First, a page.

Released in August 2013. This report details the results of a national survey of K-12 parents concerning educational preferences and what trade-offs parents are willing to make for the benefit of their children’s education. Analysts and advocates interested in the “demand” side of school choice have long focused on parents’ educational preferences. But parents are too often viewed as a monolith of similar if not identical preferences, with researchers looking to determine what the “average” or “typical” parent seeks in a school—and how that parent makes decisions among types of schools. This groundbreaking study by the Thomas B. Fordham Institute, conducted for Fordham by Harris Interactive, takes a different approach: It attempts to “segment” U.S. parents into distinguishable groups, each with its own set of values, priorities, and preferences regarding education.
Released on May 8, 2013. This study, published by the Friedman Foundation for Educational Choice, presents the results of a survey of the mothers of schoolchildren. The report focuses on respondents’ familiarity and views on a range of K-12 education topics and school choice reforms, with questions on the direction of K-12 education, federal government performance, education spending, grades and preferences for different types of schools, and views on charter schools, parent trigger policy, tax-credit scholarships, ESAs, and school vouchers.
This is a sample gift acceptance policy (for I&P's fictional K-12 coed day school, Aegis Academy), created to accompany the I&P article, "Developing a Gift Acceptance Policy Manual," Vol. 38, No. 6. The sample is provided as a guideline as you develop your own policy; customize your policy to the particular mission and needs of your school and its development program.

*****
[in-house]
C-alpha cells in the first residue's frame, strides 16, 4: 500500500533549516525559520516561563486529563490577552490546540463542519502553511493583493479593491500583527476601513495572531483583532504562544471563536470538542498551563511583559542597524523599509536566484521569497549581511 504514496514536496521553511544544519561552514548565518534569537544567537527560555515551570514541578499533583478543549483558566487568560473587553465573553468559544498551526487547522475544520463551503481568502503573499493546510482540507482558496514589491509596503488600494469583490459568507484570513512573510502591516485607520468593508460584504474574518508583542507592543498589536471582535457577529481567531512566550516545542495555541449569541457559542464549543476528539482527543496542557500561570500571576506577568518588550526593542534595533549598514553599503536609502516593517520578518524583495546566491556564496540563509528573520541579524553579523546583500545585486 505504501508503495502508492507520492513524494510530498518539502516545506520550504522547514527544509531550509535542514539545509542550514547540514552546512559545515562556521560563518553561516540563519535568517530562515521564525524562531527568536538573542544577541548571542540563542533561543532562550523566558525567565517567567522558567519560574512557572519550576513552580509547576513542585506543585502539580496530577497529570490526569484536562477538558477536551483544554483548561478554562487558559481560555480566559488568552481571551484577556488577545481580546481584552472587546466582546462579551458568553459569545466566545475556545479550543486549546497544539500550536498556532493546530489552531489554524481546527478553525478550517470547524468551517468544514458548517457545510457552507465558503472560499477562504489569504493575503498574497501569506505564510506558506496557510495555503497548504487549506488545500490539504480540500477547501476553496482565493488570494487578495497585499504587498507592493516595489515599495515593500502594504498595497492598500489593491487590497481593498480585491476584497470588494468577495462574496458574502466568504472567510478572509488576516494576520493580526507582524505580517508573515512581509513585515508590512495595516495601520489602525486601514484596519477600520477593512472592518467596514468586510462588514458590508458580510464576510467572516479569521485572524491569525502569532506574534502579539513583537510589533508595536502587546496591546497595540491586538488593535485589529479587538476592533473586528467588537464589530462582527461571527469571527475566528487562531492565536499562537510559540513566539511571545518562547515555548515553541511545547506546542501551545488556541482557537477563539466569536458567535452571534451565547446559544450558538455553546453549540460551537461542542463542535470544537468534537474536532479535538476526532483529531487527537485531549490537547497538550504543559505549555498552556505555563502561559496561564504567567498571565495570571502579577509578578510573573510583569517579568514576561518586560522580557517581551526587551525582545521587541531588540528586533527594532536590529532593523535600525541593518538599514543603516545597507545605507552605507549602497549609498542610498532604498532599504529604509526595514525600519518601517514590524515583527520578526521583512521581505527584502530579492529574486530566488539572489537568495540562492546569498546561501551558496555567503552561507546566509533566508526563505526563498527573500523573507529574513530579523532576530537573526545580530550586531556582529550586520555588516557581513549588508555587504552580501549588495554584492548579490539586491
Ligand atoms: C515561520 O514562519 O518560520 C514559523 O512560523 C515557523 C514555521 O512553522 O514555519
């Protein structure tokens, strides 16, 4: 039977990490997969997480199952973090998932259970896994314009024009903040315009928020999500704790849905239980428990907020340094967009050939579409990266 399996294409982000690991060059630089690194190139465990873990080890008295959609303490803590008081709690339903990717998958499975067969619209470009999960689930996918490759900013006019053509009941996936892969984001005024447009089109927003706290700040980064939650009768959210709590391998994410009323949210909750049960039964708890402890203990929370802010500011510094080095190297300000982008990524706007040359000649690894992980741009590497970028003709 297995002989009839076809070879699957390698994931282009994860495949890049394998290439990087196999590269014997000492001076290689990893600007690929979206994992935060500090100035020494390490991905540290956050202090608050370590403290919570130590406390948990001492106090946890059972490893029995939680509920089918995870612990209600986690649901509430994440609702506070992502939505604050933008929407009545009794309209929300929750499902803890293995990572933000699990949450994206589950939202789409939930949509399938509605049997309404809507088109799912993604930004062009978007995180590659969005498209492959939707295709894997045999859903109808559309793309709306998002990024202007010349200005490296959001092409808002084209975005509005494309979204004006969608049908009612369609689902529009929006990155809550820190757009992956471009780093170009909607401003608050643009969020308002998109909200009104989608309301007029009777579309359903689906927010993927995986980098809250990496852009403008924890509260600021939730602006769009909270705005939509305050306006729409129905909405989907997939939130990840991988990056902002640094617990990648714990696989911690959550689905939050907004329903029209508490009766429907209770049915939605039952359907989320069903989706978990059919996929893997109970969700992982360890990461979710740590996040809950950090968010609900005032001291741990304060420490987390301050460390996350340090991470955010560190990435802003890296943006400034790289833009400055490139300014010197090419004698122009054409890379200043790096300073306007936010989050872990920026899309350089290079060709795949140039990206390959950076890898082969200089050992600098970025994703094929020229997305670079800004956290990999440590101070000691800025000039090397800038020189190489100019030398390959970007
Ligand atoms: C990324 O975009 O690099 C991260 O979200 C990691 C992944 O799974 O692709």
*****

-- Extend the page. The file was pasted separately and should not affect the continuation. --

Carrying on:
Released August 2012. This report focuses on the effect of age and gender on charitable giving, with a spotlight on giving by Baby Boomers (born between 1946 and 1964) and older Americans. The new report is the third in a series of research reports by the Women’s Philanthropy Institute at the Center on Philanthropy at Indiana University that offers deeper insights as to how gender differences affect philanthropy. The Women Give studies complement a growing body of research that affirms women’s growing importance as donors in the nonprofit sector. They also benefit decision-makers and fund raisers seeking to expand their donor base and attract more volunteers by providing key insights to inform their strategic efforts to more deeply engage women.
Released December 2012. In this report, we describe the results of the 2012 Re-Enrollment Survey, an instrument administered by Hanover Research on behalf of ISM. The survey, which was taken by independent schools throughout the U.S., serves as a follow-up to the National Private School Parent Survey, and is aimed at determining whether the intentions captured in the parent survey matched the “reality for schools.” In this brief, we provide an overview of the survey results and describe (1) the characteristics for survey participants; (2) descriptive statistics of schools’ enrollment, financial aid offerings, and tuition costs for the 2011-2012 and 2012-2013 academic years; and (3) an analysis of the relationship between re-enrollment rates, financial aid offerings, and tuition increases.
Released December 2012. The Volunteering and Civic Life in America web site provides inclusive information allowing civic leaders, nonprofit organizations, and interested individuals to retrieve a wide range of information regarding demographic trends and rankings for volunteering and civic engagement activities in their regions, states, and metro areas. Data was collected through two supplements to the Current Population Survey to which thousands of Americans respond: the volunteer supplement and the civic supplement. This document highlights some of the key findings from the new data released in 2011.
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